I was delighted to see today's report that Sun has announced support for the UML in their tools. This comes on the heels of Microsoft telegraphing their support for modeling in various public presentations, although the crew in Redmond seem to trying to downplay the UML open standard in lieu of non-UML domain-specific languages (DSL). I must admit that I'd always found the DSL play to be one of classic over-engineering (the notion of DSLs are not new, as they factored in some of the proposals for UML 1.0). The UML has proven itself valuable in essentially every domain of software-intensive systems (and my project to create a handbook of software architecture continues to demonstate that is the case). There is no doubt that different domains and different stakeholders are best served by visualizations that best speak their language - the work of Edward Tufte certainly demonstrates that - but there is tremendous value in having a common underlying semantic model for all such stakeholders. Additionally, the UML standard permits different visualizations, so if one follows the path of pure DSLs, you essentially end up having to recreate the UML itself again, which seems a bit silly given the tens of thousand of person-hours already invested in creating the UML as an open, public standard. In the end, I'm more encouraged by pattern languages offering a better path to domain-specific value. Every domain and every development culture has its own tribal memory, and patterns thus far have also proven themselves sufficient and valuable in codifying much of that memory, especially insofar as it relates to design and architecture.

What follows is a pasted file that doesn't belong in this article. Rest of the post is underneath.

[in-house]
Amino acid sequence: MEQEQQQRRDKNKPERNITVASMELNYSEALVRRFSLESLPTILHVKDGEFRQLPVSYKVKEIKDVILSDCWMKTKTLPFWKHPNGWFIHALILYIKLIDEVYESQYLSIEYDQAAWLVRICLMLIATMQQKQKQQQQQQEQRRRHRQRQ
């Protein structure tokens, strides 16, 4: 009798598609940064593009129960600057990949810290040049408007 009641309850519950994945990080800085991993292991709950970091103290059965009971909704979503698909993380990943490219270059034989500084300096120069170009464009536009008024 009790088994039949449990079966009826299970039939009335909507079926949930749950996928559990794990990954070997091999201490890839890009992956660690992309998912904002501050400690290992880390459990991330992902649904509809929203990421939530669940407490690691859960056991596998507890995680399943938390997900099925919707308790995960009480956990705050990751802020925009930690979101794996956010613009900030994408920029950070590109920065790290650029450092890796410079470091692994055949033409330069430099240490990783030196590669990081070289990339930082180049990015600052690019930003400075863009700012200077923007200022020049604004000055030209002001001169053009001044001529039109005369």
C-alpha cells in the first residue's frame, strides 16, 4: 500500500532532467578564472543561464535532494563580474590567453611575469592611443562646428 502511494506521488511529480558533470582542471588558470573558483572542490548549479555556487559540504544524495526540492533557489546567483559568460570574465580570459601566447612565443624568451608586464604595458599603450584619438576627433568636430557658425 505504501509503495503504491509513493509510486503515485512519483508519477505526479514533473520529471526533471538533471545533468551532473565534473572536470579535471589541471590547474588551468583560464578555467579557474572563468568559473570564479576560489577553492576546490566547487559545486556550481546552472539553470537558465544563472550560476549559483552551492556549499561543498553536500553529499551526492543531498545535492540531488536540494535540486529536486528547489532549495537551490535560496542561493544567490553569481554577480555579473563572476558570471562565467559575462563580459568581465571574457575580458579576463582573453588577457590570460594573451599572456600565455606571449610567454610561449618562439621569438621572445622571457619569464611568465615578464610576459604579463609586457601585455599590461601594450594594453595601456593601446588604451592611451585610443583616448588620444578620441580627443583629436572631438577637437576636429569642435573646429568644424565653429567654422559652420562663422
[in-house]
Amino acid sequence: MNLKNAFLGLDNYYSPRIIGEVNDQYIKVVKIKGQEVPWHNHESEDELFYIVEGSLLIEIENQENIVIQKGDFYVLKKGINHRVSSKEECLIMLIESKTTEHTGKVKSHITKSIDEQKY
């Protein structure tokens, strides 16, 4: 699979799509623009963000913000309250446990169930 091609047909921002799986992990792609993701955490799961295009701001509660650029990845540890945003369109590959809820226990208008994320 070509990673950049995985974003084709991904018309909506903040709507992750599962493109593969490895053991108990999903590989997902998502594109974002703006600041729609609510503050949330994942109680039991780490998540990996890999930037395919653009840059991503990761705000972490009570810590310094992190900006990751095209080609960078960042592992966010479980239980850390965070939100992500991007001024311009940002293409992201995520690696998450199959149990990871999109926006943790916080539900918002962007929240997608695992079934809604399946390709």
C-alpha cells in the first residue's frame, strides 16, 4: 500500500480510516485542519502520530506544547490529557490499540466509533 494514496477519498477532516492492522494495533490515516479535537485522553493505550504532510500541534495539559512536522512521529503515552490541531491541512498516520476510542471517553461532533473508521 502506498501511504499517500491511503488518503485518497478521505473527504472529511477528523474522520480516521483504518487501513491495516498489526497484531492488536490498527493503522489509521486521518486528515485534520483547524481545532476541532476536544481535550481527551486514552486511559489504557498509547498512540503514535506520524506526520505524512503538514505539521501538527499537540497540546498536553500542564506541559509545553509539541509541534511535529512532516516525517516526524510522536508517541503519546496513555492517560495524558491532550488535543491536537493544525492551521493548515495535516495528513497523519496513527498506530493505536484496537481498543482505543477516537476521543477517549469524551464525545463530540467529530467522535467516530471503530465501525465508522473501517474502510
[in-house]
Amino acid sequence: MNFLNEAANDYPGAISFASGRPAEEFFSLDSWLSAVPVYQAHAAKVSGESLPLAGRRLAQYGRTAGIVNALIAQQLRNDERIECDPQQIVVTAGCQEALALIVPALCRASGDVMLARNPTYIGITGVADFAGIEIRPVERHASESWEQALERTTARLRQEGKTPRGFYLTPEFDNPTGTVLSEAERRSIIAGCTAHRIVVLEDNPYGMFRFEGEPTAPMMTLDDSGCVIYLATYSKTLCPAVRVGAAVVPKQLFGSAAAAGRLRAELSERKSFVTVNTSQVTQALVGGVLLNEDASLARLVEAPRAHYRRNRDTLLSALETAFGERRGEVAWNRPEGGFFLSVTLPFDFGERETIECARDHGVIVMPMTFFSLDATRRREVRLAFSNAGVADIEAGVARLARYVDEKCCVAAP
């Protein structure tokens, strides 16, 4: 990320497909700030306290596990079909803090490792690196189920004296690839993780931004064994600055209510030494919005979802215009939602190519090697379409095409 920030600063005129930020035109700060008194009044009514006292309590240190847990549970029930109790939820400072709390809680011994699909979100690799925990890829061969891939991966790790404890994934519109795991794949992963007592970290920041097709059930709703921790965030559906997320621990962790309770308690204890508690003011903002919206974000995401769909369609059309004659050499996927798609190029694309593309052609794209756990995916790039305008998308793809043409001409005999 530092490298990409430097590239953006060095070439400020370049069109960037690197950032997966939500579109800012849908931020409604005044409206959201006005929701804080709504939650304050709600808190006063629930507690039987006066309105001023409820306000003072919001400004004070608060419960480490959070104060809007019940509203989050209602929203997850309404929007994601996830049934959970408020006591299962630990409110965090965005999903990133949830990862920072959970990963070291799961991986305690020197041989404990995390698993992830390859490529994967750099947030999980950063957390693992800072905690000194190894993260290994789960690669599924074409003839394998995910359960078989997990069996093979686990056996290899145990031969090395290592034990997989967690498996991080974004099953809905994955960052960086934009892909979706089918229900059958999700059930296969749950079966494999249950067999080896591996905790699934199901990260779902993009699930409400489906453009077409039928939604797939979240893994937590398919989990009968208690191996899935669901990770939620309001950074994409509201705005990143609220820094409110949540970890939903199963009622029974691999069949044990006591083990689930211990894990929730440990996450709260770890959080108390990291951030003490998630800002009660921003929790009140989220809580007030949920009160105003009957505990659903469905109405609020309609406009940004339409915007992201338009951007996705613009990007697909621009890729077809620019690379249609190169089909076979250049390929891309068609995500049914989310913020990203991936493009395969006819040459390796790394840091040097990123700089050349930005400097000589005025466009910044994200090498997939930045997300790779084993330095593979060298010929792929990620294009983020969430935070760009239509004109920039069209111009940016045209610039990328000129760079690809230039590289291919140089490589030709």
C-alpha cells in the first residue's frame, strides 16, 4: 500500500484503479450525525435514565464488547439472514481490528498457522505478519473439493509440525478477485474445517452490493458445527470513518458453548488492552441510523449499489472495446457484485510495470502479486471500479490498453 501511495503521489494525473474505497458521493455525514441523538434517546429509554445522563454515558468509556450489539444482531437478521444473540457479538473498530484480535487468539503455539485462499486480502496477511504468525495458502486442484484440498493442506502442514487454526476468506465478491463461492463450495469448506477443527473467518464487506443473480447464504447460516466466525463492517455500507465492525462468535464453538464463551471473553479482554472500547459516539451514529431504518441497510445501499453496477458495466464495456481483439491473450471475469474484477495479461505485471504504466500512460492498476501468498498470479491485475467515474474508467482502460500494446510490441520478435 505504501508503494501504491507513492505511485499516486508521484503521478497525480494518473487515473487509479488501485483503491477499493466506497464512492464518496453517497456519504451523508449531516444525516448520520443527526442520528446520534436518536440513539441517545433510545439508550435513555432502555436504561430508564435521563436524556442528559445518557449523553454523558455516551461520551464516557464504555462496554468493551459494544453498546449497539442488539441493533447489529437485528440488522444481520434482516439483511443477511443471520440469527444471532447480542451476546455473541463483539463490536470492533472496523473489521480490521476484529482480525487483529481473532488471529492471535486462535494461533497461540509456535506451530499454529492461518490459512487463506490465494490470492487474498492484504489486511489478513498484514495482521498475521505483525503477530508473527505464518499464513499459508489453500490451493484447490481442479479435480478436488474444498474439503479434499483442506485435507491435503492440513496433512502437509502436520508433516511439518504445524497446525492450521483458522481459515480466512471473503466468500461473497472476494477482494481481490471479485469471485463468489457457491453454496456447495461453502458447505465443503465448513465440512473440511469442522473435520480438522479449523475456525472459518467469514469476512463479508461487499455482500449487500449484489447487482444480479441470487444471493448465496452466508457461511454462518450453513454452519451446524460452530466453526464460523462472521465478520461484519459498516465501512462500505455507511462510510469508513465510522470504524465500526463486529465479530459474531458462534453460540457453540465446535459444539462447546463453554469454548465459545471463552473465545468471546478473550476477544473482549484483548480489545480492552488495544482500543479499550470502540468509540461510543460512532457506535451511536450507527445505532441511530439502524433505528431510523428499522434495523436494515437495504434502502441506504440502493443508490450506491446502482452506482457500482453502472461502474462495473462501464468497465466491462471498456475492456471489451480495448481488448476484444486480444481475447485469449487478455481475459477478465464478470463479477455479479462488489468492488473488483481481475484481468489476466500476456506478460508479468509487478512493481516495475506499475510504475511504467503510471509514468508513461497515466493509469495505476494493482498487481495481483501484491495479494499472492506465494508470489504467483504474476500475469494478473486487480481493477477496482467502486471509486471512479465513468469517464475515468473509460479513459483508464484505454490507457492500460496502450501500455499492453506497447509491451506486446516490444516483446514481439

Anyway, I'm actually happy that Sun and Microsoft have entered the modeling playing field (we've realized the value of modeling for years, he said shyly). This is not just a marketing play for them, but appears to be continuing validation of the importance of modeling to the creation of software-intensive systems. As I've said many times, the entire history of software engineering is one of rising levels of abstractions, and modeling languages such as the UML are consistent with that trajectory for the future.
Expansion of the UML
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